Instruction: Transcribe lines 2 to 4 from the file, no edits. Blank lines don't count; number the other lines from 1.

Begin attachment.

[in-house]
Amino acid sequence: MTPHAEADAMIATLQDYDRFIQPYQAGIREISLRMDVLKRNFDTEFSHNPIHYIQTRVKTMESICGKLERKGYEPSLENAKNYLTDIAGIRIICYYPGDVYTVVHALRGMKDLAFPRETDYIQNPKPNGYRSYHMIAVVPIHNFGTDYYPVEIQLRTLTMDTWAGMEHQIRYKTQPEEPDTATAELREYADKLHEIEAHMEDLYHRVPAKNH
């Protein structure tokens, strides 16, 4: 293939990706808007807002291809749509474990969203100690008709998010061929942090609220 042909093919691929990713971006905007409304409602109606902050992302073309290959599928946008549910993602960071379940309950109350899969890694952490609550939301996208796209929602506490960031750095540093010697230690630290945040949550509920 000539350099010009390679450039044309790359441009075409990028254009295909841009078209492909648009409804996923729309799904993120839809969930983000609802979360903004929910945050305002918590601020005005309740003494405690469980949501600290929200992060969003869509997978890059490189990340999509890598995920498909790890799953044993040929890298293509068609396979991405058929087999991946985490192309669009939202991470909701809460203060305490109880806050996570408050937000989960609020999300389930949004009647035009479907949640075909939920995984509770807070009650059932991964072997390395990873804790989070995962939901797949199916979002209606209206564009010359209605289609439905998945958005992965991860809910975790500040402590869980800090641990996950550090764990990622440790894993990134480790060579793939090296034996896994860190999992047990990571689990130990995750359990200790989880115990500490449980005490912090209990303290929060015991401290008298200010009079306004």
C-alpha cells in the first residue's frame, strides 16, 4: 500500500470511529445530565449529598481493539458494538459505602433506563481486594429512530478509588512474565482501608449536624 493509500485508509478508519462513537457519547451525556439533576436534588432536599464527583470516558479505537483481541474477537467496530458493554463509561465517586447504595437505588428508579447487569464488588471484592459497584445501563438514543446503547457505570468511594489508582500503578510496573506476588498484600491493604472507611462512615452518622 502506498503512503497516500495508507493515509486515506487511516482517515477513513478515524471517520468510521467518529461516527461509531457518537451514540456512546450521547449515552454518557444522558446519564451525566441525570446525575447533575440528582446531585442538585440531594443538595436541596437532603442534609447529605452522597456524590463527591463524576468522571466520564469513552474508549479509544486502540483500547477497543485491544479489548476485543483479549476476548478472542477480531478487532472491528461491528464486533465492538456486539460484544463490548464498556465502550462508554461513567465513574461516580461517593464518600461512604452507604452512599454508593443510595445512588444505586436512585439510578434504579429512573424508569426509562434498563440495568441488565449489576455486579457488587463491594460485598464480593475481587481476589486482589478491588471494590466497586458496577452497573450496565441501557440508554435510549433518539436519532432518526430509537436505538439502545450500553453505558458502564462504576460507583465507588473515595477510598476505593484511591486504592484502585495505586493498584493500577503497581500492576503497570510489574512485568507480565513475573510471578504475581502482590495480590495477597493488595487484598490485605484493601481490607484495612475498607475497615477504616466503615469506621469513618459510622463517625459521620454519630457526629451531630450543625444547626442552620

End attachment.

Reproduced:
Amino acid sequence: MTPHAEADAMIATLQDYDRFIQPYQAGIREISLRMDVLKRNFDTEFSHNPIHYIQTRVKTMESICGKLERKGYEPSLENAKNYLTDIAGIRIICYYPGDVYTVVHALRGMKDLAFPRETDYIQNPKPNGYRSYHMIAVVPIHNFGTDYYPVEIQLRTLTMDTWAGMEHQIRYKTQPEEPDTATAELREYADKLHEIEAHMEDLYHRVPAKNH
């Protein structure tokens, strides 16, 4: 293939990706808007807002291809749509474990969203100690008709998010061929942090609220 042909093919691929990713971006905007409304409602109606902050992302073309290959599928946008549910993602960071379940309950109350899969890694952490609550939301996208796209929602506490960031750095540093010697230690630290945040949550509920 000539350099010009390679450039044309790359441009075409990028254009295909841009078209492909648009409804996923729309799904993120839809969930983000609802979360903004929910945050305002918590601020005005309740003494405690469980949501600290929200992060969003869509997978890059490189990340999509890598995920498909790890799953044993040929890298293509068609396979991405058929087999991946985490192309669009939202991470909701809460203060305490109880806050996570408050937000989960609020999300389930949004009647035009479907949640075909939920995984509770807070009650059932991964072997390395990873804790989070995962939901797949199916979002209606209206564009010359209605289609439905998945958005992965991860809910975790500040402590869980800090641990996950550090764990990622440790894993990134480790060579793939090296034996896994860190999992047990990571689990130990995750359990200790989880115990500490449980005490912090209990303290929060015991401290008298200010009079306004």
C-alpha cells in the first residue's frame, strides 16, 4: 500500500470511529445530565449529598481493539458494538459505602433506563481486594429512530478509588512474565482501608449536624 493509500485508509478508519462513537457519547451525556439533576436534588432536599464527583470516558479505537483481541474477537467496530458493554463509561465517586447504595437505588428508579447487569464488588471484592459497584445501563438514543446503547457505570468511594489508582500503578510496573506476588498484600491493604472507611462512615452518622 502506498503512503497516500495508507493515509486515506487511516482517515477513513478515524471517520468510521467518529461516527461509531457518537451514540456512546450521547449515552454518557444522558446519564451525566441525570446525575447533575440528582446531585442538585440531594443538595436541596437532603442534609447529605452522597456524590463527591463524576468522571466520564469513552474508549479509544486502540483500547477497543485491544479489548476485543483479549476476548478472542477480531478487532472491528461491528464486533465492538456486539460484544463490548464498556465502550462508554461513567465513574461516580461517593464518600461512604452507604452512599454508593443510595445512588444505586436512585439510578434504579429512573424508569426509562434498563440495568441488565449489576455486579457488587463491594460485598464480593475481587481476589486482589478491588471494590466497586458496577452497573450496565441501557440508554435510549433518539436519532432518526430509537436505538439502545450500553453505558458502564462504576460507583465507588473515595477510598476505593484511591486504592484502585495505586493498584493500577503497581500492576503497570510489574512485568507480565513475573510471578504475581502482590495480590495477597493488595487484598490485605484493601481490607484495612475498607475497615477504616466503615469506621469513618459510622463517625459521620454519630457526629451531630450543625444547626442552620